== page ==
Nakieta Goodwin has spent every night of the new year sleeping on a couch.
When she was released from the Whitehorse hospital in December, after giving birth to her third son, Lucas, hospital staff told her the Family Hotel was no place for a preemie.
That’s where Goodwin had been staying before Lucas arrived, six weeks early, due to a placental abruption. He weighed four pounds, 14 ounces.
She and her family — her partner Jordon, and her two older boys, Logan and Tyler, aged eight and 10 — have been bouncing between couches, hotel rooms and hospital beds since they moved out of their three-bedroom Riverdale rental in November.
Goodwin, 26, sits at a downtown coffee shop holding Lucas. He’s still tiny, but tough enough to have been released from the hospital two weeks after his Dec. 11 birth.
Since then, Goodwin and her three sons have been living in Northland Trailer Park with their grandmother. Jordon is staying with his parents in Crestview.
The family has been separated since Goodwin’s former landlord decided to renovate and sell the rental unit where Goodwin had been living for two years.
She says her landlord did everything properly in terms of giving appropriate notice. She isn’t angry or outraged with the landlord or lack of housing options. She just seems tired.
Goodwin’s partner works at EB Games, so the couple doesn’t have a lot of wiggle room when it comes to what they can afford.
They’ve been looking for five months. Friends and family are looking too. At one point, Goodwin was getting help from her social worker and the housing navigator at Victoria Faulkner Women’s Centre. A social worker at the hospital also wrote a letter of support for her and Goodwin has applications in with Grey Mountain Housing Society and the Yukon Housing Corporation.
She said the latter had her at the top of its priority list, but she recently found out her November check-in wasn’t recorded, so she has to sort that out.
While Yukon Housing won’t comment on specific cases, spokesperson Sarah Murray said people have to check in monthly to remain on the waiting list. They can do this in person or over the phone.
There are 700 Yukon Housing units in the territory. Of those, 667 are currently filled. There are 18 under repair. Seven sit vacant in communities where there are no wait lists. Another seven sit empty in Whitehorse, waiting for confirmed tenants to move in.
One, in Porter Creek, is out of service. That house was vacant for much of 2017 due to the presence of hazardous materials. Yukon Housing currently has a tender out for demolition of the property. Murray says it’s not cost-effective to make the necessary repairs.
As of Dec. 31, 2017, the territorial waitlist for these units was 226.
Yukon Housing can’t give anyone on the waitlist a timeline.
“That’s not a good question to answer,” says Eva Wieckowski, director of housing operations at Yukon Housing. It would give people an expectation, and she says things can change in the meantime.
Wieckowski says the organization allocates housing based on need. That need is calculated through a point system that considers income, potential abuse, homelessness, and social and health issues.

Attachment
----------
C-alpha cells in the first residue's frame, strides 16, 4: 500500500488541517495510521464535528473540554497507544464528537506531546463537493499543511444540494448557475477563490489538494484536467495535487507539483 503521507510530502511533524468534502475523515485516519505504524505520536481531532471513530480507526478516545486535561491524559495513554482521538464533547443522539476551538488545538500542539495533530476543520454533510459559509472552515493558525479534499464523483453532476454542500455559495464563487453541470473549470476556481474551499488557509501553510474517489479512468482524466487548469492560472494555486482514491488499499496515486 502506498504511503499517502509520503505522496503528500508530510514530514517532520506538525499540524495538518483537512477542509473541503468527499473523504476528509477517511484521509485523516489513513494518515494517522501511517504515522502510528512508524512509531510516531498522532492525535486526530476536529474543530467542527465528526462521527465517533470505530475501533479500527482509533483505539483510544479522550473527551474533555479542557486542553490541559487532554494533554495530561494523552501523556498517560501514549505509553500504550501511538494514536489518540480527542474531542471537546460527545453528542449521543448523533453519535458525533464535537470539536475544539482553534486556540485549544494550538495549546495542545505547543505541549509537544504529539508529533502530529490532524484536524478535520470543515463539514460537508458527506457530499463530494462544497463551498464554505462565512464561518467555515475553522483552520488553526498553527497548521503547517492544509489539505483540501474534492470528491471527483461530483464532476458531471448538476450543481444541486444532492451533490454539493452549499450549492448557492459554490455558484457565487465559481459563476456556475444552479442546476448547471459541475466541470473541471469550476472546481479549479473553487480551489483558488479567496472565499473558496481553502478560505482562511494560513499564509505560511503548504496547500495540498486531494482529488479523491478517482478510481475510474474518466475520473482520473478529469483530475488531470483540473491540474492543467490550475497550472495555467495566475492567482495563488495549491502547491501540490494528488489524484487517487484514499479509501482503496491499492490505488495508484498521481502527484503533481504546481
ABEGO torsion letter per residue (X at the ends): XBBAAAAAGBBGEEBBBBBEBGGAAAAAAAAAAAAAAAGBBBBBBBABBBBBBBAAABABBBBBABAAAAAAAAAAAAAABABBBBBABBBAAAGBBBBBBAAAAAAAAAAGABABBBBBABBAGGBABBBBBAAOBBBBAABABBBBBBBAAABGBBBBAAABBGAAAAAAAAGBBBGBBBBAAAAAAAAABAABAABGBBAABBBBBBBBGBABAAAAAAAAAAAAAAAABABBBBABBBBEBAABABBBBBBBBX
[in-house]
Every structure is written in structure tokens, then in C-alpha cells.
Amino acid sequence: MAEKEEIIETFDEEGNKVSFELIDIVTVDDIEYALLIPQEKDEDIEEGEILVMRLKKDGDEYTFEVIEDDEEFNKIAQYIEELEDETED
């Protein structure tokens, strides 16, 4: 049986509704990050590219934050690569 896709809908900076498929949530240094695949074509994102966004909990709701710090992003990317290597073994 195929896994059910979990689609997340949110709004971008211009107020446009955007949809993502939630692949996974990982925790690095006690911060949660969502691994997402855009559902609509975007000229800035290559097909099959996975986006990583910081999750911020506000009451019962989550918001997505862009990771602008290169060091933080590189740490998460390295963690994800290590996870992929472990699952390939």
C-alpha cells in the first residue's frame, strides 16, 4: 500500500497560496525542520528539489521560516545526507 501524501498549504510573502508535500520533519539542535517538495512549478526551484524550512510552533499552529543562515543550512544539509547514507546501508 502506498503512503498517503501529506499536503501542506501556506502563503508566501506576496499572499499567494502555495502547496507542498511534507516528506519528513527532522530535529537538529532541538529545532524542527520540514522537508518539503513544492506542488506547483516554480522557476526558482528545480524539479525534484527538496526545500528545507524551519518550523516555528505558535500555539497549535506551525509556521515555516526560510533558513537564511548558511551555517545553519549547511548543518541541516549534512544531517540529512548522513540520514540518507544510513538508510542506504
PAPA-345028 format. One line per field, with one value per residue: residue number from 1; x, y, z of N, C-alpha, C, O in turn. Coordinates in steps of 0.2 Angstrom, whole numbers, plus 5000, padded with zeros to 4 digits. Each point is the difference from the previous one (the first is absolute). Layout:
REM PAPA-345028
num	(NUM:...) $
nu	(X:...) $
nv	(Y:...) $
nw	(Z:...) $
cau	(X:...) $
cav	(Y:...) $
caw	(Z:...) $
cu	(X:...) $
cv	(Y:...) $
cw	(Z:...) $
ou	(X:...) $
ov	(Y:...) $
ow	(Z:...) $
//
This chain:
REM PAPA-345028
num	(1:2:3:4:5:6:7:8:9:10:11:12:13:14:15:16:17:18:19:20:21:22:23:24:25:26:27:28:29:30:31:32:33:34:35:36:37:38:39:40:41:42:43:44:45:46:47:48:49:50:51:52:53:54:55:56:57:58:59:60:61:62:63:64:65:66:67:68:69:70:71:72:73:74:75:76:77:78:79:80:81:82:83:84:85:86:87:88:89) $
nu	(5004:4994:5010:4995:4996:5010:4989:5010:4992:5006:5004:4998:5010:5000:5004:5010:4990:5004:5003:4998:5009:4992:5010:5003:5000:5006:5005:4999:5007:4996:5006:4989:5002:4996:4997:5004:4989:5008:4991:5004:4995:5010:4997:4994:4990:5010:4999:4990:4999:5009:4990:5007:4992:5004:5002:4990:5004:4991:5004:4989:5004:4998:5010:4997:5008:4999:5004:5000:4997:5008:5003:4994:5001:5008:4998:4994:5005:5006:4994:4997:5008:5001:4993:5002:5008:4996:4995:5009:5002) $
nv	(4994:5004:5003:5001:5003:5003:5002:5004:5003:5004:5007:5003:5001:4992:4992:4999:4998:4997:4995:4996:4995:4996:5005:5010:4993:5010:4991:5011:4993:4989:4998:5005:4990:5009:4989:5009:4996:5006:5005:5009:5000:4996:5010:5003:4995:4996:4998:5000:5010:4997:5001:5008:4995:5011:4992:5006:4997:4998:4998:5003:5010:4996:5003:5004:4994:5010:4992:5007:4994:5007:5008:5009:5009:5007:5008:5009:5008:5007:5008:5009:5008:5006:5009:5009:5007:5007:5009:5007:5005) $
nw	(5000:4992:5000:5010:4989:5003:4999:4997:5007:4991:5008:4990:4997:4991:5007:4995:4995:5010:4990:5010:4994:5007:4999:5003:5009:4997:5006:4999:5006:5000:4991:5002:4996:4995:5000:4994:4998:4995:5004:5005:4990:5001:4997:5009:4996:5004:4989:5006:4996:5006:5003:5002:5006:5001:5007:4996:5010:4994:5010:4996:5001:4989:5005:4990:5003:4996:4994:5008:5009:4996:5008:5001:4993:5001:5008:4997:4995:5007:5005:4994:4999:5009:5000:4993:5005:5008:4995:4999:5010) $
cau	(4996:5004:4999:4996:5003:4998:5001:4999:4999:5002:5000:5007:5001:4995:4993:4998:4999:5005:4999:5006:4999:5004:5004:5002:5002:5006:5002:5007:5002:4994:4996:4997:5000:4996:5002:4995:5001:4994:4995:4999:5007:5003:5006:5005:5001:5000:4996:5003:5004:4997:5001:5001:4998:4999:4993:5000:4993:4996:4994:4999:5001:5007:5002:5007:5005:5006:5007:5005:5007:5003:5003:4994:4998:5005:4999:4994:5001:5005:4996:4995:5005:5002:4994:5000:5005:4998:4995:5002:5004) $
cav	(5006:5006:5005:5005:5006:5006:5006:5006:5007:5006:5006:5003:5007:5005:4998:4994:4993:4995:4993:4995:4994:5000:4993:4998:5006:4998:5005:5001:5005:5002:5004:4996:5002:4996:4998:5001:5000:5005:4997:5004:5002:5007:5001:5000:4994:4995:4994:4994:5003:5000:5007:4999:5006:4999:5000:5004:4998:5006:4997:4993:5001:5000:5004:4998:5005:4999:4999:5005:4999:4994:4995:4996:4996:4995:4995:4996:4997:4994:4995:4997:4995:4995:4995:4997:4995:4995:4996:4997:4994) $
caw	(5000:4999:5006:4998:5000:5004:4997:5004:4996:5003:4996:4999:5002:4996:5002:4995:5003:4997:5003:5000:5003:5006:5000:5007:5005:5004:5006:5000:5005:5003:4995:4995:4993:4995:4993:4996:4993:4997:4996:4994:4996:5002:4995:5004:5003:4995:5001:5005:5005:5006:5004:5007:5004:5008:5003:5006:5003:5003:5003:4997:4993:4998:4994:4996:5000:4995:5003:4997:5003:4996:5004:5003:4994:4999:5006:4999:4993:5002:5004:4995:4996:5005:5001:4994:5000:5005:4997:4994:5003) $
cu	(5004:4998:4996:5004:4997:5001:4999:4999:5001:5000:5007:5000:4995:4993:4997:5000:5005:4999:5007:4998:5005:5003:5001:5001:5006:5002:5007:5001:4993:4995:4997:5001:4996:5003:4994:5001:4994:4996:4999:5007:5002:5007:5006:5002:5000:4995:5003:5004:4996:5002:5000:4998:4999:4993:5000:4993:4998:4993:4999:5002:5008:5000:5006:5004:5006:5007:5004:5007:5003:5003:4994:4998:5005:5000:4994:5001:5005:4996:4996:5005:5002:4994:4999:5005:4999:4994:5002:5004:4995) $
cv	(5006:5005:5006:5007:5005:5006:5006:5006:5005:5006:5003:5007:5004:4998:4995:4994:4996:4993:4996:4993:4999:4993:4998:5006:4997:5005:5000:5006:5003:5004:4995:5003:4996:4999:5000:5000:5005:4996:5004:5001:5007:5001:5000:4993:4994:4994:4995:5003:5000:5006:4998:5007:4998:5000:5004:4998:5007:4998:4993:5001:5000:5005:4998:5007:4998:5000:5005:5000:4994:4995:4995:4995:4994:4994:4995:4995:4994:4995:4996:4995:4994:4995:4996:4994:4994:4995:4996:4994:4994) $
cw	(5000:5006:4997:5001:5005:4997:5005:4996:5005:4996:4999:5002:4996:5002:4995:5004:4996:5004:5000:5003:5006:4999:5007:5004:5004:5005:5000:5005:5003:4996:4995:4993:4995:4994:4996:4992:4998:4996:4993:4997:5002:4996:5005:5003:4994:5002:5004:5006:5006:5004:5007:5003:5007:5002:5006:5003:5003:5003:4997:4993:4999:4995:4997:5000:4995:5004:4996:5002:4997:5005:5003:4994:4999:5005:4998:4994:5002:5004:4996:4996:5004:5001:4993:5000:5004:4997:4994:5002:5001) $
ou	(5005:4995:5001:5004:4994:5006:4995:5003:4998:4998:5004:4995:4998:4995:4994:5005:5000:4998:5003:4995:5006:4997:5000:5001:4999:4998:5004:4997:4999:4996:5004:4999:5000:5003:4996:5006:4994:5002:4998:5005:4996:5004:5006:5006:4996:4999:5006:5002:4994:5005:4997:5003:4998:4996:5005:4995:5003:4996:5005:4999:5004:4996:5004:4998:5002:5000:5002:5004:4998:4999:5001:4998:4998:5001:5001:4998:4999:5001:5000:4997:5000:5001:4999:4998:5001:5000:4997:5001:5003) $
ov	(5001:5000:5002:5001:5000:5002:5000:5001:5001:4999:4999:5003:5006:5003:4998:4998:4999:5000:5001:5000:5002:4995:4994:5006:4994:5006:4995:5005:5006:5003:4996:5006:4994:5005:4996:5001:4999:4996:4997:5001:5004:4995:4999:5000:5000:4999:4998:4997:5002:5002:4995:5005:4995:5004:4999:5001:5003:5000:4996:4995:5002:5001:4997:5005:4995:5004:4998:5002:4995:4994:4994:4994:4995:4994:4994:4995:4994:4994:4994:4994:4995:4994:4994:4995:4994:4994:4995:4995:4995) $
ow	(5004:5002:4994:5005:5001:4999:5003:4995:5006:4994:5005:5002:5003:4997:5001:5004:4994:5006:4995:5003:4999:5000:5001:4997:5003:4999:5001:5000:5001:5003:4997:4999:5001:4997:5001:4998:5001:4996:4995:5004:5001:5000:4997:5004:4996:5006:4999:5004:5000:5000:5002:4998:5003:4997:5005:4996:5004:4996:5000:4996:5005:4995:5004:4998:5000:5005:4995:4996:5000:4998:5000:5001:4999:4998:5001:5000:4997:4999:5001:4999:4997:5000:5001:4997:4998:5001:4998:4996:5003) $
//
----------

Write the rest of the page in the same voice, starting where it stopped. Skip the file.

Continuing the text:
“The waitlists are really complex and they do change on a month to month basis,” she says. “I certainly understand that people on the waitlist find it a long wait depending on where they are on the wait list. It’s hard to house everybody but we certainly do our best.”
People can move up and down on the list, depending on how their situations change. Other things can change as well.
Goodwin was being considered for a two-bedroom, but once she entered her third trimester with Lucas, the family was bumped to the three-bedroom waitlist.
Wieckowski says this follows the national occupancy standards set by the Canada mortgage and housing corporation.
The standards require one bedroom for each cohabiting adult couple, each lone parent, each household member over 18, each same-sex pair of children under 18, and each additional boy or girl in the family, unless there are two opposite-sex children under five years of age, in which case they are expected to share a bedroom.
Right now, Goodwin misses small things. She lists them: Being together, her things (she’s paying $155 a month to keep them in storage), her own space, cooking dinner, a good night’s sleep (the couch exacerbates back problems), and being able to go places on her own. Jordon uses the car for work, so she has to wait for his day off if she wants to leave Northland for anything.
She’s grateful for the space, but she’s wary of overstaying her welcome. She also wants some stability in her boys’ lives.
Tyler rolls with the changes, but Goodwin says Logan has ADHD. The interruptions in his routine in recent months have meant he’s acting out, not listening, misbehaving.
She has a line on a place that’s currently posted online, but doesn’t know how that’s going to turn out. It’s the first place that’s come up in a while.
“There’s nothing,” she says. “And the places that are available, most of them are over $1,800 a month for a three-bedroom … there’s just very few options for places that we can afford.”
“I didn’t think it would be this hard.”
Contact Amy Kenny at firstname.lastname@example.org